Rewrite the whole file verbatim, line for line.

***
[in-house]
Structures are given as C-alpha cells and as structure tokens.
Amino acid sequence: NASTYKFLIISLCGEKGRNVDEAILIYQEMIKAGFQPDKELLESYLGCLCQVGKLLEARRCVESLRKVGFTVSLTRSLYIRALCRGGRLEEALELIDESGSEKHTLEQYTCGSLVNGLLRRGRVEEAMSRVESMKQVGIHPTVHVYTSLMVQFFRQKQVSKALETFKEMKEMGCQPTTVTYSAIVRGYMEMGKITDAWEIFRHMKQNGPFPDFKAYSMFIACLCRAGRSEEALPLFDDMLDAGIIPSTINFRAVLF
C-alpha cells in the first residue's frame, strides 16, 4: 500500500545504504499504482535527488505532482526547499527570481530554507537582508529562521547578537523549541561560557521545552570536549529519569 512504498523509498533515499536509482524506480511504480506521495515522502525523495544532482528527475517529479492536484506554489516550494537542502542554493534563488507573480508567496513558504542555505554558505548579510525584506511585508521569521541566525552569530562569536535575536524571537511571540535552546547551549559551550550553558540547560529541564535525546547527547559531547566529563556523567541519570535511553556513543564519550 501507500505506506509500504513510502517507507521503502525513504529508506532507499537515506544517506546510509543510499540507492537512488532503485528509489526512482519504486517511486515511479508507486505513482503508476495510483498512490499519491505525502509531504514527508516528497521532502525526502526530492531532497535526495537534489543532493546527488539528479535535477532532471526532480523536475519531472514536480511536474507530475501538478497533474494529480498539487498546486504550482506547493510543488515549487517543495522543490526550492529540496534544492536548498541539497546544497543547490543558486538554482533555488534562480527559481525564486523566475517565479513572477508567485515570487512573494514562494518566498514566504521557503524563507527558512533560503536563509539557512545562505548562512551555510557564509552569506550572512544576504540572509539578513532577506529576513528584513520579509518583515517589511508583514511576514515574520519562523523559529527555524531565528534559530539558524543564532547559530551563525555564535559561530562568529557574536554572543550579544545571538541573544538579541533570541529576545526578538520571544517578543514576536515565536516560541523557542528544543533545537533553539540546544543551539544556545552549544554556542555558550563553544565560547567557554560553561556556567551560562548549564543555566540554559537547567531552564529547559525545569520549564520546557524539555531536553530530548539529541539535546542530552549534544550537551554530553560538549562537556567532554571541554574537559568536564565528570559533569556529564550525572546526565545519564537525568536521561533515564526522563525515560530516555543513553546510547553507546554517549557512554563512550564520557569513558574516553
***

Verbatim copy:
[in-house]
Structures are given as C-alpha cells and as structure tokens.
Amino acid sequence: NASTYKFLIISLCGEKGRNVDEAILIYQEMIKAGFQPDKELLESYLGCLCQVGKLLEARRCVESLRKVGFTVSLTRSLYIRALCRGGRLEEALELIDESGSEKHTLEQYTCGSLVNGLLRRGRVEEAMSRVESMKQVGIHPTVHVYTSLMVQFFRQKQVSKALETFKEMKEMGCQPTTVTYSAIVRGYMEMGKITDAWEIFRHMKQNGPFPDFKAYSMFIACLCRAGRSEEALPLFDDMLDAGIIPSTINFRAVLF
C-alpha cells in the first residue's frame, strides 16, 4: 500500500545504504499504482535527488505532482526547499527570481530554507537582508529562521547578537523549541561560557521545552570536549529519569 512504498523509498533515499536509482524506480511504480506521495515522502525523495544532482528527475517529479492536484506554489516550494537542502542554493534563488507573480508567496513558504542555505554558505548579510525584506511585508521569521541566525552569530562569536535575536524571537511571540535552546547551549559551550550553558540547560529541564535525546547527547559531547566529563556523567541519570535511553556513543564519550 501507500505506506509500504513510502517507507521503502525513504529508506532507499537515506544517506546510509543510499540507492537512488532503485528509489526512482519504486517511486515511479508507486505513482503508476495510483498512490499519491505525502509531504514527508516528497521532502525526502526530492531532497535526495537534489543532493546527488539528479535535477532532471526532480523536475519531472514536480511536474507530475501538478497533474494529480498539487498546486504550482506547493510543488515549487517543495522543490526550492529540496534544492536548498541539497546544497543547490543558486538554482533555488534562480527559481525564486523566475517565479513572477508567485515570487512573494514562494518566498514566504521557503524563507527558512533560503536563509539557512545562505548562512551555510557564509552569506550572512544576504540572509539578513532577506529576513528584513520579509518583515517589511508583514511576514515574520519562523523559529527555524531565528534559530539558524543564532547559530551563525555564535559561530562568529557574536554572543550579544545571538541573544538579541533570541529576545526578538520571544517578543514576536515565536516560541523557542528544543533545537533553539540546544543551539544556545552549544554556542555558550563553544565560547567557554560553561556556567551560562548549564543555566540554559537547567531552564529547559525545569520549564520546557524539555531536553530530548539529541539535546542530552549534544550537551554530553560538549562537556567532554571541554574537559568536564565528570559533569556529564550525572546526565545519564537525568536521561533515564526522563525515560530516555543513553546510547553507546554517549557512554563512550564520557569513558574516553